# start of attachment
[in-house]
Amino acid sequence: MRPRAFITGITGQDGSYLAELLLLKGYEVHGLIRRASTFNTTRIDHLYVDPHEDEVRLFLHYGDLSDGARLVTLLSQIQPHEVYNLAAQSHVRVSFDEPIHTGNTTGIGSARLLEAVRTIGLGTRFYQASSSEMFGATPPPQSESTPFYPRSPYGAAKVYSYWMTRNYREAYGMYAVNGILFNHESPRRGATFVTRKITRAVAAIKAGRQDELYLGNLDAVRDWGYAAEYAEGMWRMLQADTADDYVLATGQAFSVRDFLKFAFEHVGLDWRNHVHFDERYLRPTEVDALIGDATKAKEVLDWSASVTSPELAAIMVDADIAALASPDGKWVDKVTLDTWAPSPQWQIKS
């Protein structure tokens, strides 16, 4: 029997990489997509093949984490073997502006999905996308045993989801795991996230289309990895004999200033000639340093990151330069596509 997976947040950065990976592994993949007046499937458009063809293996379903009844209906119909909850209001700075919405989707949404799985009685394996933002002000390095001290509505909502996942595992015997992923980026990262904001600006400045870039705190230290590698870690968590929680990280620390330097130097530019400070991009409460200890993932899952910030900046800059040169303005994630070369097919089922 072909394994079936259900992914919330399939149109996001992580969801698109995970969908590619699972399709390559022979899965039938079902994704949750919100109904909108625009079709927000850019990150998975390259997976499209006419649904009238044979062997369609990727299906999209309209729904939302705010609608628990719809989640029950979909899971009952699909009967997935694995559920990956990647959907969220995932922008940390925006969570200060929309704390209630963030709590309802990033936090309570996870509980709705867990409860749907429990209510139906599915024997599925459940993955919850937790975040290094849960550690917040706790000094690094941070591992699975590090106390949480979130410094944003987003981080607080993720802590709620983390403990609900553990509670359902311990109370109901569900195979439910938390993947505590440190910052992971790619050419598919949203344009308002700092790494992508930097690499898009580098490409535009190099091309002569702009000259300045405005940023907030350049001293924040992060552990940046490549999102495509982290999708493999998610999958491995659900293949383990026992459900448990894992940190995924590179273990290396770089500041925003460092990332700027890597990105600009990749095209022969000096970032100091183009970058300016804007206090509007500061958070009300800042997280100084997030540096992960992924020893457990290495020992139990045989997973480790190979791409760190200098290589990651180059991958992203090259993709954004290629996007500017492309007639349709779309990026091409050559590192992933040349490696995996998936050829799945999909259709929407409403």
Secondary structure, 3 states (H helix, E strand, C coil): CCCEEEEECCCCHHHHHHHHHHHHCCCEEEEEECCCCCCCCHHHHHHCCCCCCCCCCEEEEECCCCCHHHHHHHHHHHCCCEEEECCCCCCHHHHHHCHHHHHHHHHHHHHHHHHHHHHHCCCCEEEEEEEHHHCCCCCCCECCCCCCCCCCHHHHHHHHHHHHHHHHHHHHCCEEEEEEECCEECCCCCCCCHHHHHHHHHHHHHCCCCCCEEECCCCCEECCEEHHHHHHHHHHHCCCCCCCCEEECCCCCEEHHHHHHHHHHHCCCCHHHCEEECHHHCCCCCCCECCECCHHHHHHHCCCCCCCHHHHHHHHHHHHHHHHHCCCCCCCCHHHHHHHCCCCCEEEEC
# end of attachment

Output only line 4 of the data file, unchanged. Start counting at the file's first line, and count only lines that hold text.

Secondary structure, 3 states (H helix, E strand, C coil): CCCEEEEECCCCHHHHHHHHHHHHCCCEEEEEECCCCCCCCHHHHHHCCCCCCCCCCEEEEECCCCCHHHHHHHHHHHCCCEEEECCCCCCHHHHHHCHHHHHHHHHHHHHHHHHHHHHHCCCCEEEEEEEHHHCCCCCCCECCCCCCCCCCHHHHHHHHHHHHHHHHHHHHCCEEEEEEECCEECCCCCCCCHHHHHHHHHHHHHCCCCCCEEECCCCCEECCEEHHHHHHHHHHHCCCCCCCCEEECCCCCEEHHHHHHHHHHHCCCCHHHCEEECHHHCCCCCCCECCECCHHHHHHHCCCCCCCHHHHHHHHHHHHHHHHHCCCCCCCCHHHHHHHCCCCCEEEEC